My grandmother says in Hindi, "Salary is tankha" tan means body, kha means eat). Often my clients from industry ask my advice for reducing their tax incidence. Earning a monthly salary they often end up coughing upto 27% of their salary in TDS. With meager 1 lakh exemption limited under Section 80C of the Income-tax Act ("Act"), 1961 and standard deduction long gone, salaried tax payers bear a very high net tax rate. Exemptions for education for children like Rs 300 per month per child causes more pain than any relief. In such tax structure, House Rent Allowance (HRA) is one of the very few tax saving mechanism left at the disposal of such salaried tax payers. One of client saves Rs 1.5 lakh per annum in taxes due to HRA exemption!!
But then he actually pays around Rs 6 lakh as rent! For years, the tax-planners have advised cash neutral/ cash positive structures to claim the benefits related to Housing. Buying house in wife's name for benefit of lower stamp duty, paying rent to wife for staying the same house to claim HRA benefits have been often used mechanisms to reduce tax incidence. But then the tax authorities don't like people claiming tax benefits. Every tax planning structure is branded as tax evasion. Income from house bought in wife's name is often clubbed under clubbing provisions, rent paid to wife is disallowed. We also often pay rent to old relatives with no income source to claim HRA benefit. In a recently adjudicated case, the question of validity of rent paid to wife came under consideration of Ahmedabad bench of Income-tax Appellate Tribunal ("ITAT").
Rent Paid to Wife - is HRA claim valid? In "Bajrang Prasad Ramdharani vs ACIT (2013) 37 taxmann.com 186, the learned AO choose to disallow the rent paid by husband to his wife on the grounds that since both were living the same house and accordingly it should be treated as a self-occupied property, thus giving the whole transaction colorable nature. The learned CIT(A) also confirmed the disallowance.
The assessee took the matter to the Ahemdabad bench of ITAT. In a summary but self-explaining judgment held that as long as the conditions set in explanation to the section 10(13A) of the Act:
(a) the residential accommodation occupied by the assessee is not owned by him; and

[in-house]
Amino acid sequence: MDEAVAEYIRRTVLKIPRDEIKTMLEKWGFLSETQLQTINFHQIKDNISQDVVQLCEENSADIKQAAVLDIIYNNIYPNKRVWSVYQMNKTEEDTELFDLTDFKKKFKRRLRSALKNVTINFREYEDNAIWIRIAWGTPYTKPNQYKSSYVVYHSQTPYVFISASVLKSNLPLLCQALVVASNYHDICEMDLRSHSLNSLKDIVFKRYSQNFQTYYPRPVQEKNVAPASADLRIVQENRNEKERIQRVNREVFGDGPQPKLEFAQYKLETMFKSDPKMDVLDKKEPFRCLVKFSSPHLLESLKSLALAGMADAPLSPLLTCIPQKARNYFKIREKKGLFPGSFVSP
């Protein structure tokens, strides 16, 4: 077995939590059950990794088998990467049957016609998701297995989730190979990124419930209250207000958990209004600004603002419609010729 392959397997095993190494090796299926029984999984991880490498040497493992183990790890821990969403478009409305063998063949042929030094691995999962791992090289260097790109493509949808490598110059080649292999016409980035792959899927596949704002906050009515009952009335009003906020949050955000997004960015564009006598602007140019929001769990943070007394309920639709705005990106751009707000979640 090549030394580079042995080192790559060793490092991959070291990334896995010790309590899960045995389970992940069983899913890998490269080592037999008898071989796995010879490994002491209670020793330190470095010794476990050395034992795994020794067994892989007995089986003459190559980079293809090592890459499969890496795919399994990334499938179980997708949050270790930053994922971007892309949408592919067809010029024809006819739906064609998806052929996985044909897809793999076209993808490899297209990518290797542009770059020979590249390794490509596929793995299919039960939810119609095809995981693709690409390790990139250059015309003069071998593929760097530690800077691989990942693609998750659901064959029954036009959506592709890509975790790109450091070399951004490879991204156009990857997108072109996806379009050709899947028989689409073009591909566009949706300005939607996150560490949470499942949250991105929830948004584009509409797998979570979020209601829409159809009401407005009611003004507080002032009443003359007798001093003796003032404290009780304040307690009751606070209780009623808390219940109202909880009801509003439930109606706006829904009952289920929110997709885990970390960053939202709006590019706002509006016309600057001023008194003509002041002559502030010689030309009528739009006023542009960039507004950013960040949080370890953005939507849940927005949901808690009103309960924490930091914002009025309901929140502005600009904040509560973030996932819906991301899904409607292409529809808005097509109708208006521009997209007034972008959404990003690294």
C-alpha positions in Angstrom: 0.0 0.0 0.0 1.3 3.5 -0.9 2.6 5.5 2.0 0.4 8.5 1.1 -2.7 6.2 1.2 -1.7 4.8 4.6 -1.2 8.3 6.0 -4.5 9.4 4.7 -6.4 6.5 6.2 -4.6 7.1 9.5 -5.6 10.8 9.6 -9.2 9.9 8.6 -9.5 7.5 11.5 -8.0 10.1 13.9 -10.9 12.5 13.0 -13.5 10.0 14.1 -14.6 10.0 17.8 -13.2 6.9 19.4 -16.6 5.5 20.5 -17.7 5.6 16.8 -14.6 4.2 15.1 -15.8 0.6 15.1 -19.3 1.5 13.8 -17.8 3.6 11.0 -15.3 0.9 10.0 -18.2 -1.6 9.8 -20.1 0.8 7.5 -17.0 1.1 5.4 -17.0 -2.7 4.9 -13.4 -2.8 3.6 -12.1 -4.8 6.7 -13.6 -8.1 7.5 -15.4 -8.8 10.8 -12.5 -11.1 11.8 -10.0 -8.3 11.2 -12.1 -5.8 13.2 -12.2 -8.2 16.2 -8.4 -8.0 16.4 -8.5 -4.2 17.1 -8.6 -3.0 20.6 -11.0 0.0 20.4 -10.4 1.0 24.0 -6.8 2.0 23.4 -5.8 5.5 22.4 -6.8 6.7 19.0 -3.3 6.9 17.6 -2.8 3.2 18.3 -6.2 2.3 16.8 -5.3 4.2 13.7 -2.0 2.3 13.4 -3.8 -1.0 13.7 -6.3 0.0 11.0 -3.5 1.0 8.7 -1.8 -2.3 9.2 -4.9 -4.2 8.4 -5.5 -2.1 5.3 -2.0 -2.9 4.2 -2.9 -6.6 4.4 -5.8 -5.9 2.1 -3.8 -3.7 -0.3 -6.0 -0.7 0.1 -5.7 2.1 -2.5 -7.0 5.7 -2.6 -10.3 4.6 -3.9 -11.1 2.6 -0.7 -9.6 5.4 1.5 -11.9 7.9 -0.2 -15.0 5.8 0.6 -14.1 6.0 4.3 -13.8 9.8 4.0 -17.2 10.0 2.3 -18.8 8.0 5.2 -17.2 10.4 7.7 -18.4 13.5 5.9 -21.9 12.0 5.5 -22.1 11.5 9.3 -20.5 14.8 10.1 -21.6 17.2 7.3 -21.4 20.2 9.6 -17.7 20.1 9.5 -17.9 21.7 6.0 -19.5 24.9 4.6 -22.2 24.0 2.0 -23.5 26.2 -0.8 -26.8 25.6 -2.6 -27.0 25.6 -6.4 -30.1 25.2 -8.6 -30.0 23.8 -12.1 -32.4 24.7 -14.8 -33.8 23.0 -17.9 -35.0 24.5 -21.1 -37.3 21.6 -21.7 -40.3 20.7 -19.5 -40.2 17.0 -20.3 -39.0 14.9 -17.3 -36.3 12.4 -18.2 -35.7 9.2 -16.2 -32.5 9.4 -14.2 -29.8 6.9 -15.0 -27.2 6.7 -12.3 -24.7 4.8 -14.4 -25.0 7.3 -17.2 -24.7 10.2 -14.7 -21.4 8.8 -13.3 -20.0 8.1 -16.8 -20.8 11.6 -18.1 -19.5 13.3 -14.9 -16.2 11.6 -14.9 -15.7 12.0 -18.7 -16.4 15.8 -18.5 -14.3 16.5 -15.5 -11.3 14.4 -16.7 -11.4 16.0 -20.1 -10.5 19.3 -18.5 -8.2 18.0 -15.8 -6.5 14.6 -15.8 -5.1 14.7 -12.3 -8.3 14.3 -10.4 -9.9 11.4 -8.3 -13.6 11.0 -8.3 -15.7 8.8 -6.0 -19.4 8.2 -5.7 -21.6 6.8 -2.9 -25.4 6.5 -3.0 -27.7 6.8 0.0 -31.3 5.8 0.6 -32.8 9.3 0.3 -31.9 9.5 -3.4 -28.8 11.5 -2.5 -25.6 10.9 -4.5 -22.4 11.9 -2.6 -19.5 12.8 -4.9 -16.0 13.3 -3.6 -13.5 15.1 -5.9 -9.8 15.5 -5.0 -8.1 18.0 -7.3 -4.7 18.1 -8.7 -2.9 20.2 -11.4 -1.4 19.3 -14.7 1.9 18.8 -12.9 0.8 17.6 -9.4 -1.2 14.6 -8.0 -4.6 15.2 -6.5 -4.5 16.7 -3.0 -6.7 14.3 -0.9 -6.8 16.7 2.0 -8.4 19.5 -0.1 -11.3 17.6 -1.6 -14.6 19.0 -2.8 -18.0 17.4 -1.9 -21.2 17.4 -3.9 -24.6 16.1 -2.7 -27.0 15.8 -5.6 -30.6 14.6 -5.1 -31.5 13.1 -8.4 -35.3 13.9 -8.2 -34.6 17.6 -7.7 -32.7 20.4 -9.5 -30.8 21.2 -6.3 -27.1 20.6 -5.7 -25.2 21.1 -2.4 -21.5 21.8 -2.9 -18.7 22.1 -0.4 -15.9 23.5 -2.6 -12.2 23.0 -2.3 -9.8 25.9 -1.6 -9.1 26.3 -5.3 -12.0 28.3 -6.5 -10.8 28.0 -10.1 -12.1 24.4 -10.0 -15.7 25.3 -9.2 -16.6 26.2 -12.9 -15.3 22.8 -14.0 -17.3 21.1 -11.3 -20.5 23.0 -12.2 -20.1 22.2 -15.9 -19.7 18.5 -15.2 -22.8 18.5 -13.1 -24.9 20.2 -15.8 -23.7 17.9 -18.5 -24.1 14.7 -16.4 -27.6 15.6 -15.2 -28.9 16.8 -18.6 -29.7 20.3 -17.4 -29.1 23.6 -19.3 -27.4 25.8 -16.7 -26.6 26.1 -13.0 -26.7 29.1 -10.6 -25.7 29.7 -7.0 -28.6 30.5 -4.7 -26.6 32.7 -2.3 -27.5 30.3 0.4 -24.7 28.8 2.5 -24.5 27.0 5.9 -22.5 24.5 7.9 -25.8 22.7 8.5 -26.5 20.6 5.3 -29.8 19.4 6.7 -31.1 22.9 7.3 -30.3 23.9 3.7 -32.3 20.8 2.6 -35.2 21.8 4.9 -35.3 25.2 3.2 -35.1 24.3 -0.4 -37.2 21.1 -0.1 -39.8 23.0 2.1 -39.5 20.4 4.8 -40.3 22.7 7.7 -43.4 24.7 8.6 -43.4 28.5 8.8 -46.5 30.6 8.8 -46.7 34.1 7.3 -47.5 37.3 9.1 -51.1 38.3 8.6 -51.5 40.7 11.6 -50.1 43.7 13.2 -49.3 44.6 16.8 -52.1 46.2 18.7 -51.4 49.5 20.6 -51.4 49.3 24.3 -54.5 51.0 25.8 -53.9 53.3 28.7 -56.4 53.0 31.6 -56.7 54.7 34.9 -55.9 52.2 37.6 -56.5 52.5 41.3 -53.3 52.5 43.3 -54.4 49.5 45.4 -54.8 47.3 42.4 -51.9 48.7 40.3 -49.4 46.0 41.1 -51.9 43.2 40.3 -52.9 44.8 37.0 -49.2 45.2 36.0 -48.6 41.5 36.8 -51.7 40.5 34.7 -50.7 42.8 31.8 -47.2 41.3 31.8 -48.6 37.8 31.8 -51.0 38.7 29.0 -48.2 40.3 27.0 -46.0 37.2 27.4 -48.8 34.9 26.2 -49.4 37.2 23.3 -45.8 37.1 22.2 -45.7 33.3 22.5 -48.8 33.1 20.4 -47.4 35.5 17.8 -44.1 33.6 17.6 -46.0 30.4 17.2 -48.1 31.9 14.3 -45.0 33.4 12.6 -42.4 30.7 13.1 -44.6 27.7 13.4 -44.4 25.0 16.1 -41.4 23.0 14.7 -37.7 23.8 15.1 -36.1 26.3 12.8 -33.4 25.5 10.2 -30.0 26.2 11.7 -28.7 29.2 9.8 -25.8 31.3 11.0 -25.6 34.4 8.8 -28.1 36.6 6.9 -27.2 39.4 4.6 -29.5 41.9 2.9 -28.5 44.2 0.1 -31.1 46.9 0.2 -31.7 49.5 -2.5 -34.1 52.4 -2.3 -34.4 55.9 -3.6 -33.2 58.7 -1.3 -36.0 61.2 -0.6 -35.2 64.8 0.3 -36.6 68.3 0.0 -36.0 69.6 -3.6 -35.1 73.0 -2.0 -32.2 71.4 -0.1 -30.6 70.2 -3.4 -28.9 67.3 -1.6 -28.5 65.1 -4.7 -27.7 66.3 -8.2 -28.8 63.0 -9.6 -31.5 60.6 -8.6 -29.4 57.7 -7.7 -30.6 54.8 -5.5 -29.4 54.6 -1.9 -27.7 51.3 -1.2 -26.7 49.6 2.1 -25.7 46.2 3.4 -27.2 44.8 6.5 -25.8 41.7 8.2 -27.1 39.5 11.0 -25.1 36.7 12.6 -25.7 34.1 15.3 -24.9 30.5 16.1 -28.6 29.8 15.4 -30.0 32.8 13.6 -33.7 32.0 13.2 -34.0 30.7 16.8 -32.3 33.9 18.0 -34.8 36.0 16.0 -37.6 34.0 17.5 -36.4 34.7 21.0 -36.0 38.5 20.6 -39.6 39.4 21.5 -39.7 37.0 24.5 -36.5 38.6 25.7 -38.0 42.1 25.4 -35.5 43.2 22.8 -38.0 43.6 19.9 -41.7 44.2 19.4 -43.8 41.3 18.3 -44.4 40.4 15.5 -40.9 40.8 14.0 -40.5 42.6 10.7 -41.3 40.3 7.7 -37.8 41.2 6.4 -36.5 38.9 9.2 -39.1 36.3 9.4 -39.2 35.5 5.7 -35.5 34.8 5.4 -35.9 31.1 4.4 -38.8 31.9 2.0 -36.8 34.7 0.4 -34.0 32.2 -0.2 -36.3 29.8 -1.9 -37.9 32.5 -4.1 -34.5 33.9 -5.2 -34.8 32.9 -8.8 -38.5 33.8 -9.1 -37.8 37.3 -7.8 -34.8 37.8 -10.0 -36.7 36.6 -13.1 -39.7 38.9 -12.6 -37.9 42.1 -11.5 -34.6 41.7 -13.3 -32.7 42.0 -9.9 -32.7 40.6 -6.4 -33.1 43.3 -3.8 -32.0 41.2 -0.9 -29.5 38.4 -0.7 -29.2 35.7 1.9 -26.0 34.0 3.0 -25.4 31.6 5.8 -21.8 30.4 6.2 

(b) the assessee has actually incurred expenditure on payment of rent (by whatever name called) in respect of the residential accommodation occupied by him; are met, disallowance of HRA exemption to the extent allowable under the provisions of this section is not justified.
It was held that since the assessee doesn't own the house and has produced valid rent receipts to evidence the payment of rent, all the conditions for claiming HRA benefit are met. Lessons Learnt? Often we, the tax consultants tend to read the judgments with personal bias and do cherry picking of favorable paragraphs of the judgment to form our tax advices. This often results in basing our opinion on wrong judicial precedents, resulting in unnecessary litigation and consequent harassment for our clients. In this case, it is important to note that to claim HRA benefits while paying rent to relatives, it is important to ensure that:
1. The above judgment won't apply in case the income from house property is clubbed in the hands of the assessee under clubbing provisions (section 64 of the Act)
2. Please ensure that the whole transaction is tax positive. Take note of average tax rate of the payee.
3. Ensure that properly stamped rent receipts are issued on a monthly basis
4. The rent agreement is duly executed on a properly stamped paper.
5. Normally in a rented property, the electricity charges, water bill, minor repair and maintenance is borne by the tenant. Therefore, ensure that such charges are paid out of the assessee's own funds.
It should be ensured that reliance is placed on case laws in the following order before advising clients:
1. Cases wherein factual matrix matches with client's case
2. Cases wherein though the factual matrix may differ from client's facts but the judgment has a persuasive value for the client's case Before adopting any tax position, present to the client a written opinion on the subject matter including details of negative judicial precedents.